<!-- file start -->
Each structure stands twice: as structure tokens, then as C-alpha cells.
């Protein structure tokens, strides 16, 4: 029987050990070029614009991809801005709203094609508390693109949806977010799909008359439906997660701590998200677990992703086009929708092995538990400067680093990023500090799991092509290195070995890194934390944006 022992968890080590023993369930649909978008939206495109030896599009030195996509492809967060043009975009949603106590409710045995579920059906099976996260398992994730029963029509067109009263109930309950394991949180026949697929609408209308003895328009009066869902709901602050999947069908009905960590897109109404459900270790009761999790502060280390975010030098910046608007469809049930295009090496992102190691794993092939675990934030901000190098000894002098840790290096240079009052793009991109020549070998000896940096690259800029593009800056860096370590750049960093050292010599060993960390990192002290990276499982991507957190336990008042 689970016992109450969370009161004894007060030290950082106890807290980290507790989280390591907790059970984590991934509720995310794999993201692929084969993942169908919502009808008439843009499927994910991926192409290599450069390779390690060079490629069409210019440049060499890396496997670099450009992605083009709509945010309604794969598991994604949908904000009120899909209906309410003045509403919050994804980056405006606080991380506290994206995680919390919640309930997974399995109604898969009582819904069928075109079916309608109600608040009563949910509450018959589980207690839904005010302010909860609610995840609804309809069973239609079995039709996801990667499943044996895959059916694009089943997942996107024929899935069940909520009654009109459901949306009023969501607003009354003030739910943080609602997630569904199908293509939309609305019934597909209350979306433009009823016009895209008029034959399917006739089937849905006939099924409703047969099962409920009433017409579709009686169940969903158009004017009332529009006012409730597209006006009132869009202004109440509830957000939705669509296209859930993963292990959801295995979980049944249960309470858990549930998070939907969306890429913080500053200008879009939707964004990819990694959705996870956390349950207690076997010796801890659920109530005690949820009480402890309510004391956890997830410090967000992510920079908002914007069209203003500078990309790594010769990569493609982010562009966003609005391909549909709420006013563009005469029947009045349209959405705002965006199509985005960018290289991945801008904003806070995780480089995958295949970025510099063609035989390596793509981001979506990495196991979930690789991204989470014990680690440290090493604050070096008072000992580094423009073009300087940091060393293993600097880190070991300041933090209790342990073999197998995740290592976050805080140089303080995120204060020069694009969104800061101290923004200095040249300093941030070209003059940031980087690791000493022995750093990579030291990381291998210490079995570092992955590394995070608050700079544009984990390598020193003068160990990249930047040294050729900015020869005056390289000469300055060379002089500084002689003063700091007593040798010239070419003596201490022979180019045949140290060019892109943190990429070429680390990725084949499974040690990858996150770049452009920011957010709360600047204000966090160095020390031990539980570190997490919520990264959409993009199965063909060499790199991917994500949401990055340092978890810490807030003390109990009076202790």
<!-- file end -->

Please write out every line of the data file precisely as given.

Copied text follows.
Each structure stands twice: as structure tokens, then as C-alpha cells.
């Protein structure tokens, strides 16, 4: 029987050990070029614009991809801005709203094609508390693109949806977010799909008359439906997660701590998200677990992703086009929708092995538990400067680093990023500090799991092509290195070995890194934390944006 022992968890080590023993369930649909978008939206495109030896599009030195996509492809967060043009975009949603106590409710045995579920059906099976996260398992994730029963029509067109009263109930309950394991949180026949697929609408209308003895328009009066869902709901602050999947069908009905960590897109109404459900270790009761999790502060280390975010030098910046608007469809049930295009090496992102190691794993092939675990934030901000190098000894002098840790290096240079009052793009991109020549070998000896940096690259800029593009800056860096370590750049960093050292010599060993960390990192002290990276499982991507957190336990008042 689970016992109450969370009161004894007060030290950082106890807290980290507790989280390591907790059970984590991934509720995310794999993201692929084969993942169908919502009808008439843009499927994910991926192409290599450069390779390690060079490629069409210019440049060499890396496997670099450009992605083009709509945010309604794969598991994604949908904000009120899909209906309410003045509403919050994804980056405006606080991380506290994206995680919390919640309930997974399995109604898969009582819904069928075109079916309608109600608040009563949910509450018959589980207690839904005010302010909860609610995840609804309809069973239609079995039709996801990667499943044996895959059916694009089943997942996107024929899935069940909520009654009109459901949306009023969501607003009354003030739910943080609602997630569904199908293509939309609305019934597909209350979306433009009823016009895209008029034959399917006739089937849905006939099924409703047969099962409920009433017409579709009686169940969903158009004017009332529009006012409730597209006006009132869009202004109440509830957000939705669509296209859930993963292990959801295995979980049944249960309470858990549930998070939907969306890429913080500053200008879009939707964004990819990694959705996870956390349950207690076997010796801890659920109530005690949820009480402890309510004391956890997830410090967000992510920079908002914007069209203003500078990309790594010769990569493609982010562009966003609005391909549909709420006013563009005469029947009045349209959405705002965006199509985005960018290289991945801008904003806070995780480089995958295949970025510099063609035989390596793509981001979506990495196991979930690789991204989470014990680690440290090493604050070096008072000992580094423009073009300087940091060393293993600097880190070991300041933090209790342990073999197998995740290592976050805080140089303080995120204060020069694009969104800061101290923004200095040249300093941030070209003059940031980087690791000493022995750093990579030291990381291998210490079995570092992955590394995070608050700079544009984990390598020193003068160990990249930047040294050729900015020869005056390289000469300055060379002089500084002689003063700091007593040798010239070419003596201490022979180019045949140290060019892109943190990429070429680390990725084949499974040690990858996150770049452009920011957010709360600047204000966090160095020390031990539980570190997490919520990264959409993009199965063909060499790199991917994500949401990055340092978890810490807030003390109990009076202790």